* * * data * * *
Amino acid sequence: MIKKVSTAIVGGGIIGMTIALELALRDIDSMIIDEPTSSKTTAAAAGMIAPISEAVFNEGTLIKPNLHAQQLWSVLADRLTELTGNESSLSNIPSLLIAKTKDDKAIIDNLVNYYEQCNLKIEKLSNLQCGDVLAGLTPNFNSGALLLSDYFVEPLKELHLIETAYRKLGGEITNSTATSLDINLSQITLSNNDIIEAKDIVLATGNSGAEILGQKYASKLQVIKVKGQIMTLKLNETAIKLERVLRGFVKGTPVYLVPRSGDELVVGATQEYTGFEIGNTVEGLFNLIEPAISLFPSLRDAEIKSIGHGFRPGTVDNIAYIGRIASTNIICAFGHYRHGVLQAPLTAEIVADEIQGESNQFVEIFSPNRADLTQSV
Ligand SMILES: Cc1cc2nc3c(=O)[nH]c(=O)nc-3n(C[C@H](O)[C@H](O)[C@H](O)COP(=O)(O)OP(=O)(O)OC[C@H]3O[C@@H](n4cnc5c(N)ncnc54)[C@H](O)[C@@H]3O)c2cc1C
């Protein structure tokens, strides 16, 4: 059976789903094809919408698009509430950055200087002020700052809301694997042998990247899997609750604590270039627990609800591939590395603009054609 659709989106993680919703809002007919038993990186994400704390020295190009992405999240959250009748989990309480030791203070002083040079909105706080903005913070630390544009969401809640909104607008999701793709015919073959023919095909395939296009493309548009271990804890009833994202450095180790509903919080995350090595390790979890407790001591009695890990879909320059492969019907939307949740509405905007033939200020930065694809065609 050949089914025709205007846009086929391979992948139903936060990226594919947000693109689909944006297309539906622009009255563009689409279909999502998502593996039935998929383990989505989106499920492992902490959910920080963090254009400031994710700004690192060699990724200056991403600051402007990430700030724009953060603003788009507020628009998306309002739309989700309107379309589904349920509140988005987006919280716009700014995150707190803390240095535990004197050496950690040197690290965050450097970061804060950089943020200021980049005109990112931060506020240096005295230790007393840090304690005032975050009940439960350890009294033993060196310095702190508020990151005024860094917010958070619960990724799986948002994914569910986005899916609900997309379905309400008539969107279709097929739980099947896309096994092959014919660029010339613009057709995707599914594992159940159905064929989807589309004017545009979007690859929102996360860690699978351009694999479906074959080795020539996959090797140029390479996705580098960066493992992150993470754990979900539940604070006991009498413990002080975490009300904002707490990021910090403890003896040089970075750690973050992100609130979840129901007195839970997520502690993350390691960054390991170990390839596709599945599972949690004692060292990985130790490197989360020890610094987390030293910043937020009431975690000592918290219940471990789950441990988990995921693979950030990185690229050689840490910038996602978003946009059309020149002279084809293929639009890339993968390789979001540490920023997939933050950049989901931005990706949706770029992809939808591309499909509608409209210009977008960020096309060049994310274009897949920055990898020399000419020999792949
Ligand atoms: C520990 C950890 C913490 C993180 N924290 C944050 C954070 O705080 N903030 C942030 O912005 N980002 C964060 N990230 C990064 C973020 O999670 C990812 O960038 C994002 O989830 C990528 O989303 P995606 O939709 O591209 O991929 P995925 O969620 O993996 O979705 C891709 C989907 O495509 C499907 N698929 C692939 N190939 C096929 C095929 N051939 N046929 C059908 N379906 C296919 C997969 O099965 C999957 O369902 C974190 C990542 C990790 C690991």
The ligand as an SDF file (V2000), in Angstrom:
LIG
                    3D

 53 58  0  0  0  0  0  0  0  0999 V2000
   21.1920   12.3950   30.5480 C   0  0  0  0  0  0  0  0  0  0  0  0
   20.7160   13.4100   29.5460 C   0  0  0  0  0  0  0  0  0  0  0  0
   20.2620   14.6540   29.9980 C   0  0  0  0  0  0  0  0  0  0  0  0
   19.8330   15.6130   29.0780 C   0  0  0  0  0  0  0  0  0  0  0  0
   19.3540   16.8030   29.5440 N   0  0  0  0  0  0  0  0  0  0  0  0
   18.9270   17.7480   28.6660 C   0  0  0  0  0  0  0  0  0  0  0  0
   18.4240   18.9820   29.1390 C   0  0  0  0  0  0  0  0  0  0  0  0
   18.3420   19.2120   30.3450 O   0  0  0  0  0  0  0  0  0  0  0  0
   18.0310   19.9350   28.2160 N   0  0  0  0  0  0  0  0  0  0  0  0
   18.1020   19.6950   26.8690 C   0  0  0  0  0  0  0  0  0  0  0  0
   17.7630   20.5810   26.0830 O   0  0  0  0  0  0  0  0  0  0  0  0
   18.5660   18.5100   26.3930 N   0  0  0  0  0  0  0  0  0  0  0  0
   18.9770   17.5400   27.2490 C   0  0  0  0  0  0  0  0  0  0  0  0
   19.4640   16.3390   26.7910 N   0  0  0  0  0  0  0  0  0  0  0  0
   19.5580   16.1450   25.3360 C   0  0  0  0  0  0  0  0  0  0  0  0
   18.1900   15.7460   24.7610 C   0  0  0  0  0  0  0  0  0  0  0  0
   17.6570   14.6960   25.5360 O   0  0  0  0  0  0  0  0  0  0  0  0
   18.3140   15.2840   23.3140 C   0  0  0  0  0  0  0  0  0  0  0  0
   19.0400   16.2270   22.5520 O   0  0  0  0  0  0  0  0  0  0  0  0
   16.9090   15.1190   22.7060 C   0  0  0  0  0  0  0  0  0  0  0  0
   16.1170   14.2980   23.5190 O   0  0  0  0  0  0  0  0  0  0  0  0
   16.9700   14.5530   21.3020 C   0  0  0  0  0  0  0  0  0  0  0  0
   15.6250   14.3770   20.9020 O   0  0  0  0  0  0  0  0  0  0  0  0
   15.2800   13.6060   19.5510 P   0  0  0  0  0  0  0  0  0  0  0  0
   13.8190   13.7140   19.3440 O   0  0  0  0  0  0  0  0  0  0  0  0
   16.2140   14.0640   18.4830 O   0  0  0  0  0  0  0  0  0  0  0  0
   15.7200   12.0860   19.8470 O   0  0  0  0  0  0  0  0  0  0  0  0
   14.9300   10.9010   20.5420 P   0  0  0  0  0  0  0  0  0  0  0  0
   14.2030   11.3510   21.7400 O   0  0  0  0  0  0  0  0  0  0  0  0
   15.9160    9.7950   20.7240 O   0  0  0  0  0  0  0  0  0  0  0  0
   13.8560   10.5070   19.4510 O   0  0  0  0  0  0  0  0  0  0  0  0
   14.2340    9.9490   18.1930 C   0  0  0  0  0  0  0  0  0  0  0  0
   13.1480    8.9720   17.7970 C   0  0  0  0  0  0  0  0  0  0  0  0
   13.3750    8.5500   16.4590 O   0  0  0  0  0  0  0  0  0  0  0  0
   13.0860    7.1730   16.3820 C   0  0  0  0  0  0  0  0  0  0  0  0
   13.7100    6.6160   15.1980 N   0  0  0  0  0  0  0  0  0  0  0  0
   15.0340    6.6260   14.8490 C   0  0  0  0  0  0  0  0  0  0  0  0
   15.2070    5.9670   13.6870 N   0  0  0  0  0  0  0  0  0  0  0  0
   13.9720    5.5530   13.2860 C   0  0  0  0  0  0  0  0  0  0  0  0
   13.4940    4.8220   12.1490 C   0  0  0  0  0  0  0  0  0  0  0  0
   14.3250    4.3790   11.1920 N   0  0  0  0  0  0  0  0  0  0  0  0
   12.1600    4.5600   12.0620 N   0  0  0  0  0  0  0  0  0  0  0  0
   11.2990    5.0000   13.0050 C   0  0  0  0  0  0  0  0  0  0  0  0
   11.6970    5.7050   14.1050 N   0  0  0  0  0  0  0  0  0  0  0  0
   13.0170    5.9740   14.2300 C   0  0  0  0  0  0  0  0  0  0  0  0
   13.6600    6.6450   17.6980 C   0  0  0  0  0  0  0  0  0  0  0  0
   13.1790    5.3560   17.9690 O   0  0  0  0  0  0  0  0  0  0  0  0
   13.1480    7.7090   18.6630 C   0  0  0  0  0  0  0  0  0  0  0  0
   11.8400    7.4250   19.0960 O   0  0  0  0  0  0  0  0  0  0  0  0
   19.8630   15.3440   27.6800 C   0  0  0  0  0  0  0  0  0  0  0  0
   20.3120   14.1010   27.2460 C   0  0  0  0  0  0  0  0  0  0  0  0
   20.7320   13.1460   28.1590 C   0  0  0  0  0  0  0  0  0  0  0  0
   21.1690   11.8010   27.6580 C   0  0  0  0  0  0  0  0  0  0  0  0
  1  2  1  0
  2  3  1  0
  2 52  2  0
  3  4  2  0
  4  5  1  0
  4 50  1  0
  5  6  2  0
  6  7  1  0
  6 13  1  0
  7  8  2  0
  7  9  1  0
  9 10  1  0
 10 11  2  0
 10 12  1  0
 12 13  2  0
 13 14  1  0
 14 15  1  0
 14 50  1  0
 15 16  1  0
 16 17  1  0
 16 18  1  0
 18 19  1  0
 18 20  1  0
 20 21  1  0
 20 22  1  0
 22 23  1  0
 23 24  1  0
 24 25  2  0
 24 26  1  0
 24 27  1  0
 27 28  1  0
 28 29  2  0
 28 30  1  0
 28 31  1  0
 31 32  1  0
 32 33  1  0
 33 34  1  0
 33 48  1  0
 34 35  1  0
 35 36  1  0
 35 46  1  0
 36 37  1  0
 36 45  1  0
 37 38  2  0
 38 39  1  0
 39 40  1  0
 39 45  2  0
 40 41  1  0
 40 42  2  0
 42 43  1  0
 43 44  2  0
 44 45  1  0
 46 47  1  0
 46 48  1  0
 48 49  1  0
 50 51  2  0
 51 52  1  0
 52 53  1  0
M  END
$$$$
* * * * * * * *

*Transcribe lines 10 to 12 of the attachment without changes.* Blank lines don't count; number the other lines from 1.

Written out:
   20.7160   13.4100   29.5460 C   0  0  0  0  0  0  0  0  0  0  0  0
   20.2620   14.6540   29.9980 C   0  0  0  0  0  0  0  0  0  0  0  0
   19.8330   15.6130   29.0780 C   0  0  0  0  0  0  0  0  0  0  0  0